The idea of FDA going back to do safety and efficacy testing on grandfathered old remedies that have been on the market prior to modern FDA testing sounds good. However, this FDA program which began in 2006 has had the massive side effect of suddenly making many old, inexpensive generic drugs very expensive. One egregious example of such price spikes is that “Colchicane a gout remedy so old that the ancient Greeks knew about its effects, used to cost about 25 cents per pill in the U.S. Then in 2010 its price suddenly jumped 2,000 percent…. Companies that do the tests are rewarded with licenses that can temporarily give them monopoly pricing power as most rivals are eased or kicked off the market. (See Bloomberg).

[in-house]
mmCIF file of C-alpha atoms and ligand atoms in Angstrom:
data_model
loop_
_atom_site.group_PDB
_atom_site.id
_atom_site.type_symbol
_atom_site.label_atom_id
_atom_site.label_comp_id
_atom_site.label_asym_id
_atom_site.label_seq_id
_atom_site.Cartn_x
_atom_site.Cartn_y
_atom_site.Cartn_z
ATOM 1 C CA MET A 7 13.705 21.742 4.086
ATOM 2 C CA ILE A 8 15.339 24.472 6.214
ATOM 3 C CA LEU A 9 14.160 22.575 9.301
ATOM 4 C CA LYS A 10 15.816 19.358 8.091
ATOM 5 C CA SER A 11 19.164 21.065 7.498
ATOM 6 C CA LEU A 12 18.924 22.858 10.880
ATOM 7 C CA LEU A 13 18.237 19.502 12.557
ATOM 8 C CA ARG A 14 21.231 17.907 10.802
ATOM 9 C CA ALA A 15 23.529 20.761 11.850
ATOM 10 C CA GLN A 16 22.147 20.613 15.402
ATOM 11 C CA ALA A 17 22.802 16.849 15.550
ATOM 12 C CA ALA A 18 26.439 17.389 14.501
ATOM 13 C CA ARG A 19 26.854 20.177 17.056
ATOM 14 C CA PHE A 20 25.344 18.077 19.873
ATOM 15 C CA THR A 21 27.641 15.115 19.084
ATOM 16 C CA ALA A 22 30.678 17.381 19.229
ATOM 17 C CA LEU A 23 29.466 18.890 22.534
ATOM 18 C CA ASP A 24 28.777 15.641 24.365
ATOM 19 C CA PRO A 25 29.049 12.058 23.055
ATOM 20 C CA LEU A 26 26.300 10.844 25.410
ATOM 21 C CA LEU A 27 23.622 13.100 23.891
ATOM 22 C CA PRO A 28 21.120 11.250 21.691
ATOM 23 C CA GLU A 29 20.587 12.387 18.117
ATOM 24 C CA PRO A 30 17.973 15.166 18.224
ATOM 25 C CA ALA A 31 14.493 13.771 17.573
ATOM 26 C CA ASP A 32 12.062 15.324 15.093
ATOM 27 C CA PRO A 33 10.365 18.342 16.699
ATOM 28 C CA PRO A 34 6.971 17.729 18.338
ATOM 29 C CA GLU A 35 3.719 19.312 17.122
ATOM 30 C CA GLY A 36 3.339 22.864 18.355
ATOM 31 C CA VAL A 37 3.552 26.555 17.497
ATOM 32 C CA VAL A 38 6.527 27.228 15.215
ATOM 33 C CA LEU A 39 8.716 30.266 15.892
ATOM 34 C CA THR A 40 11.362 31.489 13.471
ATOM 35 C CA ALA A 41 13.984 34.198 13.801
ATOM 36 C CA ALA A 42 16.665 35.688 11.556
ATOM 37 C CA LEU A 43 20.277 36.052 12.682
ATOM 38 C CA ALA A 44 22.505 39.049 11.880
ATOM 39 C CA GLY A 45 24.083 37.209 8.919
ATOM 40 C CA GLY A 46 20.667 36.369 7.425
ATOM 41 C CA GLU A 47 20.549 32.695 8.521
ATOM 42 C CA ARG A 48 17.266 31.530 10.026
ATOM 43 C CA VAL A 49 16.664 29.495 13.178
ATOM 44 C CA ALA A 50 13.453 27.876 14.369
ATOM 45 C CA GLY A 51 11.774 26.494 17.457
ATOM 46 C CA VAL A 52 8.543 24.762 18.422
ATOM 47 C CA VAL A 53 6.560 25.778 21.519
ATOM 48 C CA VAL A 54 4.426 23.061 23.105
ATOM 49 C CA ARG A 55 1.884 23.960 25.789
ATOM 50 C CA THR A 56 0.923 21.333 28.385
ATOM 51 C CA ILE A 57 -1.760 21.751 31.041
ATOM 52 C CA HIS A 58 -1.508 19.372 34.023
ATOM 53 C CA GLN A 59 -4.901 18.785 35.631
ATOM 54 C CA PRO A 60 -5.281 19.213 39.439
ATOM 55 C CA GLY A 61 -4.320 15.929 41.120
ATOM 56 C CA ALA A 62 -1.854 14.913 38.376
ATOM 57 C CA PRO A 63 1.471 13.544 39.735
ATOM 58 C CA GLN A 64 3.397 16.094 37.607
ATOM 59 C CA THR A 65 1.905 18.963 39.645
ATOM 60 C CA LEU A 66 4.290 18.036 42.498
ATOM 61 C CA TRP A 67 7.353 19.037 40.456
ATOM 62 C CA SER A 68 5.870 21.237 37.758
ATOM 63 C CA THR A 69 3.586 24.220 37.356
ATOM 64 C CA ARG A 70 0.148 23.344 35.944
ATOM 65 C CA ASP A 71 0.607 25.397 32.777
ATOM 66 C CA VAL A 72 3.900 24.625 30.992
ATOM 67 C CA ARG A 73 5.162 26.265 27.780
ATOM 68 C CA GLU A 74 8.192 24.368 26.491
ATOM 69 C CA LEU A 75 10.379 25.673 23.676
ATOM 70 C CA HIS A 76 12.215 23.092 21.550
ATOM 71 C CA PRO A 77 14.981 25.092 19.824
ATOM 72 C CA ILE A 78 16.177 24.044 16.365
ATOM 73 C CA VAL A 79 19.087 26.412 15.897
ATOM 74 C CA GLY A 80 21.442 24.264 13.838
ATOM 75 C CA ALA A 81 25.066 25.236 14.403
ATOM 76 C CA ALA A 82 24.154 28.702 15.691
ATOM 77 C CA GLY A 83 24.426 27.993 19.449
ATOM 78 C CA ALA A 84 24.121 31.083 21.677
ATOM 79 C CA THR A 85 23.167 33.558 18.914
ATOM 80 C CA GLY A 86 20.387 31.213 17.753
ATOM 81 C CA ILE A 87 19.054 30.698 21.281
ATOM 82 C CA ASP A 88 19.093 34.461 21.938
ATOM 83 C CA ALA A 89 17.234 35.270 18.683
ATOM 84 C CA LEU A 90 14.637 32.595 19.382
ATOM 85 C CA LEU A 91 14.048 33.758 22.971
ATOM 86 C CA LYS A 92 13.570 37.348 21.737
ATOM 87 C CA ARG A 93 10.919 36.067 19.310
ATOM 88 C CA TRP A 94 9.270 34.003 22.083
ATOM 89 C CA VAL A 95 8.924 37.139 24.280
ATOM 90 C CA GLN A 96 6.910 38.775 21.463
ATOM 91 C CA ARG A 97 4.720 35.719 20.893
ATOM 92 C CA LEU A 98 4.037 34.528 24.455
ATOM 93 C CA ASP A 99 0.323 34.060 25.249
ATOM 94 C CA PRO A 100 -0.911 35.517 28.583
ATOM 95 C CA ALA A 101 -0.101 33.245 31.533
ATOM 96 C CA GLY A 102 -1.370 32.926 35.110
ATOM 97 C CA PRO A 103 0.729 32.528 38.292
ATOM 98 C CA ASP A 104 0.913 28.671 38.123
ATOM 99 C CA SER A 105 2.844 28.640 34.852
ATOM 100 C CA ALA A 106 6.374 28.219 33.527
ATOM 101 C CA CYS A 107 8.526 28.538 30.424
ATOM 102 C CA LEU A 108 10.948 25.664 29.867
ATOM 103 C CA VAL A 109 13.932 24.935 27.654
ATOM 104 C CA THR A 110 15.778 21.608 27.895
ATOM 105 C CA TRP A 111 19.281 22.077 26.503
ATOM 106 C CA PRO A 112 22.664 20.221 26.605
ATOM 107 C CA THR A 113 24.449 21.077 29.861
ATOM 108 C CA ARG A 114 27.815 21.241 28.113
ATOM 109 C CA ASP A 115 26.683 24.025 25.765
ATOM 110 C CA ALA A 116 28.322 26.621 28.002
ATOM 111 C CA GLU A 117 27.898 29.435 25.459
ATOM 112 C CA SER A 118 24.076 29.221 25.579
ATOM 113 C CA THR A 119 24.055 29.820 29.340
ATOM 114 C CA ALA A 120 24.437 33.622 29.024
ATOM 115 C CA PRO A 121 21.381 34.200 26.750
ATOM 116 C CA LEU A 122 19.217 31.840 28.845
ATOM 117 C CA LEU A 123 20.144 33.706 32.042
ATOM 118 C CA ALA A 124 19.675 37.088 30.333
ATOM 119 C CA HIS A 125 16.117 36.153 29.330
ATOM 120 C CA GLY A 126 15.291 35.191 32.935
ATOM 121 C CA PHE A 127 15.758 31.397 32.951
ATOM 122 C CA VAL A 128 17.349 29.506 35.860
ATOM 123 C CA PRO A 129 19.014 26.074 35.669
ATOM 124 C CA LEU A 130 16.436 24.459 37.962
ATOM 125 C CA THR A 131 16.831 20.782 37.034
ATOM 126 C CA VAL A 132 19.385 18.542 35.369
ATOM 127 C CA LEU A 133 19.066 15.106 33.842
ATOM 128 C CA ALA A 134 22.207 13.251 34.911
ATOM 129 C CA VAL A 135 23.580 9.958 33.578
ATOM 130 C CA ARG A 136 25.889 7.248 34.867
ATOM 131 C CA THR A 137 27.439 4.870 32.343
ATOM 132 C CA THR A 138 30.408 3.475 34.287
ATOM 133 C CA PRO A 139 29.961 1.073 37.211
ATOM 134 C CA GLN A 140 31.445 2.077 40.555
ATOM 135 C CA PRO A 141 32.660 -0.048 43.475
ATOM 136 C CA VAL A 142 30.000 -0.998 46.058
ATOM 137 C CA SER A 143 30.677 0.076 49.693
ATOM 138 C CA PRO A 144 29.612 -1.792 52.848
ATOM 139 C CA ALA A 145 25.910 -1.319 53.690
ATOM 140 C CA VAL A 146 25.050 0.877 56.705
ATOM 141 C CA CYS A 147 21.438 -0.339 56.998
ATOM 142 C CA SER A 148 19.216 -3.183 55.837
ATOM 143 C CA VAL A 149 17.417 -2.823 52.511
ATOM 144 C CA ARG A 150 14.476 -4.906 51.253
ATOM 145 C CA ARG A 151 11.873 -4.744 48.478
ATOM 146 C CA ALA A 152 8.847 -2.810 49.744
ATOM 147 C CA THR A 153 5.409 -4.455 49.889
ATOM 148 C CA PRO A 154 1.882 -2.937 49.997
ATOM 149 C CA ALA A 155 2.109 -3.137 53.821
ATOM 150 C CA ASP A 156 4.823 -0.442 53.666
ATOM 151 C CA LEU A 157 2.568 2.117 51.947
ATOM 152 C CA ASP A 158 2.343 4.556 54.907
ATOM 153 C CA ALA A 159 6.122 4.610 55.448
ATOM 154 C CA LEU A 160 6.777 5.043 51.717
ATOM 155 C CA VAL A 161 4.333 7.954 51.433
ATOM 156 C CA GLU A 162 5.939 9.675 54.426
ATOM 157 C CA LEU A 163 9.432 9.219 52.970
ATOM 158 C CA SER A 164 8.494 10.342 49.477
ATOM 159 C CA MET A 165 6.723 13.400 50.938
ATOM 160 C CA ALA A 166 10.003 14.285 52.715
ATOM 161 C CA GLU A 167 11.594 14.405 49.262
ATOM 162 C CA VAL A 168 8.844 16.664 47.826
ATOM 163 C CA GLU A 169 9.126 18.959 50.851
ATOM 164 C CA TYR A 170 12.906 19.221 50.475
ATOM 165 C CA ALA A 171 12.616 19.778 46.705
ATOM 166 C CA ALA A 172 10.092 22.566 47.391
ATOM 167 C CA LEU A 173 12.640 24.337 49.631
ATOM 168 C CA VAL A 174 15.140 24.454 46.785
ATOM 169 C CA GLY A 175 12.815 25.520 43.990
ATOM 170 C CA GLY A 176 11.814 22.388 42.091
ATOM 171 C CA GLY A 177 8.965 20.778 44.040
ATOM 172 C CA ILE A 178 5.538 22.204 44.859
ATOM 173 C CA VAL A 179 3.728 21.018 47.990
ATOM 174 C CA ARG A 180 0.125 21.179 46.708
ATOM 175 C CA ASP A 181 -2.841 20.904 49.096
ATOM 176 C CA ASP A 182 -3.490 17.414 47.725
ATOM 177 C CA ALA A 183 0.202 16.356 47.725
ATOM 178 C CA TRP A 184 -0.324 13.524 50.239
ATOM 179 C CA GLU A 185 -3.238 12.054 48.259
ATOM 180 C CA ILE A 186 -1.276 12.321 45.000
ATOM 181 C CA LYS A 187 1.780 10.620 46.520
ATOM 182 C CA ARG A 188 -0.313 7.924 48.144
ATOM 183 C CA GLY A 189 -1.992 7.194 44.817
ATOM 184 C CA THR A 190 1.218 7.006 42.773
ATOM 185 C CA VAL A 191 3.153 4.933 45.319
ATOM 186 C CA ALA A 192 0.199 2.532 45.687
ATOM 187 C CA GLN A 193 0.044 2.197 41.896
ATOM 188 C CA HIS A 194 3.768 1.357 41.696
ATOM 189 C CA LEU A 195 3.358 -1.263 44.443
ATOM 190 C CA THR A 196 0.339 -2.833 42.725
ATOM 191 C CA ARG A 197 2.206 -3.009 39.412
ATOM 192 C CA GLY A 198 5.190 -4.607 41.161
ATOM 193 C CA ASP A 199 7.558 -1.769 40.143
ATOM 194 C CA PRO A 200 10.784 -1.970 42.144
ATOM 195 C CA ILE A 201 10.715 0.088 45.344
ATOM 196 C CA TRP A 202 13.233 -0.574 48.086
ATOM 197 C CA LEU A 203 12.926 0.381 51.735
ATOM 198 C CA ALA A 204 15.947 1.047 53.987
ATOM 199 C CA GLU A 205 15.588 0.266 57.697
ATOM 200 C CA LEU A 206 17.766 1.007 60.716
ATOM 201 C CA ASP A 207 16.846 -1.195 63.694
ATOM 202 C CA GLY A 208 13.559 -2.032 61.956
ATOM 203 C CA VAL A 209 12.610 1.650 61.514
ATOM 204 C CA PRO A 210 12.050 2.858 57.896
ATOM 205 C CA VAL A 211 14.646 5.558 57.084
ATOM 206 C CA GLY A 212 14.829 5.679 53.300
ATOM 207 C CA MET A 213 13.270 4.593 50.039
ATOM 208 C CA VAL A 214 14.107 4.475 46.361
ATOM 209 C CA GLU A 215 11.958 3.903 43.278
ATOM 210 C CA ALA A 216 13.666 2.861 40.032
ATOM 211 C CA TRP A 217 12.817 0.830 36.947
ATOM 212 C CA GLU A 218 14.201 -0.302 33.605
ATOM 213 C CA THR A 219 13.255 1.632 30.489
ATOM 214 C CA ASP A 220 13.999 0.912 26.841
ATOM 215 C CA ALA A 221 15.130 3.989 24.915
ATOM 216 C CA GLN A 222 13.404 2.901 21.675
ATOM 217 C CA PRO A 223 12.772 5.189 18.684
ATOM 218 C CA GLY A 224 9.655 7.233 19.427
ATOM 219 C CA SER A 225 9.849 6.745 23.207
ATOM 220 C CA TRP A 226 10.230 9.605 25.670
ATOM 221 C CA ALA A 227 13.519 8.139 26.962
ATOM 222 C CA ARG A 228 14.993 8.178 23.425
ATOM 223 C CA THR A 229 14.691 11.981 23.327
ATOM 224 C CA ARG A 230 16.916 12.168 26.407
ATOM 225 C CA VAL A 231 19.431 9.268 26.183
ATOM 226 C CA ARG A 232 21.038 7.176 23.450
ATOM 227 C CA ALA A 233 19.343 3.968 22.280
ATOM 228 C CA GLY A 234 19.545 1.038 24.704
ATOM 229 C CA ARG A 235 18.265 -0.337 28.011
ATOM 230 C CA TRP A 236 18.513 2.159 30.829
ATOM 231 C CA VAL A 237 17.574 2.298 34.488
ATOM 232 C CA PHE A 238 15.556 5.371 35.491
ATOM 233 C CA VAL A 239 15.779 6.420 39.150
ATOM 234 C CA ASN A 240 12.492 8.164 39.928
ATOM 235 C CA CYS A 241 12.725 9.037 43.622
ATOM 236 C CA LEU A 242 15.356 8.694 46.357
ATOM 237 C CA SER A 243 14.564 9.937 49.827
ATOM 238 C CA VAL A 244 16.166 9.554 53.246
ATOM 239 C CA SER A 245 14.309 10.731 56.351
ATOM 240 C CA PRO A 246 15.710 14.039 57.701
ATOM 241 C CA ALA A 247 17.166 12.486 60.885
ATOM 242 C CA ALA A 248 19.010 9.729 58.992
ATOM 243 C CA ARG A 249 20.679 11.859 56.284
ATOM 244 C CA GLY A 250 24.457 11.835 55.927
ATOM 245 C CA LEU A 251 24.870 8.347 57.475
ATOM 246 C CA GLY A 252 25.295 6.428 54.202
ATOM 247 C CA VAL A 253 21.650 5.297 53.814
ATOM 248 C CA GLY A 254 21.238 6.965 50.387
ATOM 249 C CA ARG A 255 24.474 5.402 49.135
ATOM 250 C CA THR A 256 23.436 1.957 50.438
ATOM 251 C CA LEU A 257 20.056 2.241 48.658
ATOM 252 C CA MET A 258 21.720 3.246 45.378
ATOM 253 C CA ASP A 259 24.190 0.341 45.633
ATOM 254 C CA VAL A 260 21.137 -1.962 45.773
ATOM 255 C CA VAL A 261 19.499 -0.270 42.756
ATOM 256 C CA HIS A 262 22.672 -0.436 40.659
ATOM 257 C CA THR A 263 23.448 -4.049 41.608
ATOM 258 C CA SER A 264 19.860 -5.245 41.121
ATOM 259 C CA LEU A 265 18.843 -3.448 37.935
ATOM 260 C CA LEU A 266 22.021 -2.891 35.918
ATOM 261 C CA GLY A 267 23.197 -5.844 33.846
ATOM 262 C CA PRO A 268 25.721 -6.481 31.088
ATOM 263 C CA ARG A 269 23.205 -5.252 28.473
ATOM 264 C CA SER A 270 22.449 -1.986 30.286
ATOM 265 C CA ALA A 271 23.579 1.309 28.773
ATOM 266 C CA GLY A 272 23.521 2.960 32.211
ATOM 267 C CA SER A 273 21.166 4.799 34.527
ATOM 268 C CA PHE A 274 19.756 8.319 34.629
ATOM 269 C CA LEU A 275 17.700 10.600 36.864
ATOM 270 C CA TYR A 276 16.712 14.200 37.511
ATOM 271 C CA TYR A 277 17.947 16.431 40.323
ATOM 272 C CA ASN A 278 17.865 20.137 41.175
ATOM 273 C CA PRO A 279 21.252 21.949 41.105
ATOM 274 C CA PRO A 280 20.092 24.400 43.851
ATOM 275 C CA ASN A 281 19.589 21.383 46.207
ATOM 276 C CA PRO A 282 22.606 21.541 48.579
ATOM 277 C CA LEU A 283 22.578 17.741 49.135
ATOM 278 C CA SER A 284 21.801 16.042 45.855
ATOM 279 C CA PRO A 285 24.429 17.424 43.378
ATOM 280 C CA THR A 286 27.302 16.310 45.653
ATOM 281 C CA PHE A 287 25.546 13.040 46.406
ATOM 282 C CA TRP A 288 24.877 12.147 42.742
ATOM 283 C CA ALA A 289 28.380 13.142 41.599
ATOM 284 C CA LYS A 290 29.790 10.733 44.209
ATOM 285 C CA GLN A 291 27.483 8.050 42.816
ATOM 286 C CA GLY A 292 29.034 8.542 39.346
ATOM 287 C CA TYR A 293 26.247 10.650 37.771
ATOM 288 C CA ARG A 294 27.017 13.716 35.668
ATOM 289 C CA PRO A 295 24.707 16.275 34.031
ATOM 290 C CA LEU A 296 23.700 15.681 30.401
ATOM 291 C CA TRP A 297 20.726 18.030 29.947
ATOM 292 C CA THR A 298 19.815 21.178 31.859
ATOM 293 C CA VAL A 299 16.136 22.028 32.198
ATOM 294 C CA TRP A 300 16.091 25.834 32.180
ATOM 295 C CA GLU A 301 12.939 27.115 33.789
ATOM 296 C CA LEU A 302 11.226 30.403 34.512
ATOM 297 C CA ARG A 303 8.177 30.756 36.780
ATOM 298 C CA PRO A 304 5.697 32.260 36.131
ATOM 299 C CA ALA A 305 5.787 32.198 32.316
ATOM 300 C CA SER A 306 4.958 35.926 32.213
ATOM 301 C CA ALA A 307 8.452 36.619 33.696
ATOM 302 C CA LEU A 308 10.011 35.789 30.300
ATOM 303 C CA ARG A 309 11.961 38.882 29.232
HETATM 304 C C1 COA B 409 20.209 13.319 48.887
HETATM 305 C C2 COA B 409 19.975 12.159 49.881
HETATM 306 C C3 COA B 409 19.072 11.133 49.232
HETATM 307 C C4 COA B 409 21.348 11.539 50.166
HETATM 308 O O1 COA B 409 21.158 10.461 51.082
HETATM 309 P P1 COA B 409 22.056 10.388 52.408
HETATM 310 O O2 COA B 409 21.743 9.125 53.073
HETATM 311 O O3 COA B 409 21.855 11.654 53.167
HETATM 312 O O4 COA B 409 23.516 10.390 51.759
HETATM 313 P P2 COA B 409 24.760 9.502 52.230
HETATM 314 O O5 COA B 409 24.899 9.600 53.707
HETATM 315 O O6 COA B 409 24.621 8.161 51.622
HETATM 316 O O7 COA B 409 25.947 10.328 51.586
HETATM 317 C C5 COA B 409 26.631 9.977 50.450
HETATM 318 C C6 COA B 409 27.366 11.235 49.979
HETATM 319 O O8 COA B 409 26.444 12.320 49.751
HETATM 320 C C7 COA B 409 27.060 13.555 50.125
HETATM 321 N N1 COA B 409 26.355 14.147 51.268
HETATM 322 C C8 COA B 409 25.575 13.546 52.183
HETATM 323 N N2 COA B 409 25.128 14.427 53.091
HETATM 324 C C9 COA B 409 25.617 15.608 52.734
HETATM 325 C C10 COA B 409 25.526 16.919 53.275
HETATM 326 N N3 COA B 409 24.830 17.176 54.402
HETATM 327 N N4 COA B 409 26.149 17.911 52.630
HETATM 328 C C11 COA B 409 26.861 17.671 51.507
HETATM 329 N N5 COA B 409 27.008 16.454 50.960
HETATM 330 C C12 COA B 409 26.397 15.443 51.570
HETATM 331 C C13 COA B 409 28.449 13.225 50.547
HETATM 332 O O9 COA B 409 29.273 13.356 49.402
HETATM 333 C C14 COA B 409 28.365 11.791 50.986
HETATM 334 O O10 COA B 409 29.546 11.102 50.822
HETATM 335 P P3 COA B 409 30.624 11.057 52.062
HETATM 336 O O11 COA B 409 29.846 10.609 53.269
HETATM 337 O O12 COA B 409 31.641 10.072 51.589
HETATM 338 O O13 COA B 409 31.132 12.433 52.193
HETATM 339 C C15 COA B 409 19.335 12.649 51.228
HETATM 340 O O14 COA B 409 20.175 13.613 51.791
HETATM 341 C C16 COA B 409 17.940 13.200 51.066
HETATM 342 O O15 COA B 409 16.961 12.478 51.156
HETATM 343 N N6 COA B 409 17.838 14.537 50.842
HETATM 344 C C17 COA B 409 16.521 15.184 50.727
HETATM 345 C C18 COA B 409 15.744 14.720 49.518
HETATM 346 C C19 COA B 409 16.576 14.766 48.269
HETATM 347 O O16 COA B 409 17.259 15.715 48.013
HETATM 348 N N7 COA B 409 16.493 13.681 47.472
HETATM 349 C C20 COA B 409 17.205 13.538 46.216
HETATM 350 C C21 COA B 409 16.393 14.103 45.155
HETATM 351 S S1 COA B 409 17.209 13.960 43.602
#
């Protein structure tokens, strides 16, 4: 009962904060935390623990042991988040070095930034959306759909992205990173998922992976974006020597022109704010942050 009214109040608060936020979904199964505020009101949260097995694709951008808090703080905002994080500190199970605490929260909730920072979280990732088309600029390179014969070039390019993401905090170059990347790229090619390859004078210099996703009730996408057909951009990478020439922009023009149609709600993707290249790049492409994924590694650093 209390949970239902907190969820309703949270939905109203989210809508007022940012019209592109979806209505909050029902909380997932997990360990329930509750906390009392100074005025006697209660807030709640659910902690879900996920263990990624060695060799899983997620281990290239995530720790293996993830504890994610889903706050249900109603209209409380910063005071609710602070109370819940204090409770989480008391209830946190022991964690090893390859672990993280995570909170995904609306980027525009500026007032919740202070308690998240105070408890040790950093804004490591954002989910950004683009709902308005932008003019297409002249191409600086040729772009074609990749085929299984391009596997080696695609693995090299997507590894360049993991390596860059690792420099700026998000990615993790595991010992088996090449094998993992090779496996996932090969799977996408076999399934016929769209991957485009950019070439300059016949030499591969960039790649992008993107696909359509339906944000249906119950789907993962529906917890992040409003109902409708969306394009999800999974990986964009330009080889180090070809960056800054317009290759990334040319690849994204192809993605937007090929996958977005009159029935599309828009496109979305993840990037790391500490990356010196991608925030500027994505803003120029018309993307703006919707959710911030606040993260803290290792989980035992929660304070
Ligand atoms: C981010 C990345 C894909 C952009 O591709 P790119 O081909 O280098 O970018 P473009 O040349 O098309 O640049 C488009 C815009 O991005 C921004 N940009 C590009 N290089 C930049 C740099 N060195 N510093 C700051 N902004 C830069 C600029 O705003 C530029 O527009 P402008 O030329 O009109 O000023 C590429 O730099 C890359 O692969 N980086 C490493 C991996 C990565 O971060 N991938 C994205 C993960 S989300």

This FDA program may have made some old drugs a bit safer or established that some alternative is a bit more effective, but these were drugs that had been on the market for a very long time, without significant problems. In many cases, the program for testing these old drugs “almost had the opposite effect as intended” and “The only drugs that got studied are the ones that don’t have a problem,” according to Joseph Biskupiak, a professor at the University of Utah College of Pharmacy.
Consumers who were using inexpensive generic drugs that are reviewed under this program are likely to have to pay a lot more, try another alternative that FDA hasn’t yet reviewed, or one that FDA approved long enough ago that its price has had time to go down.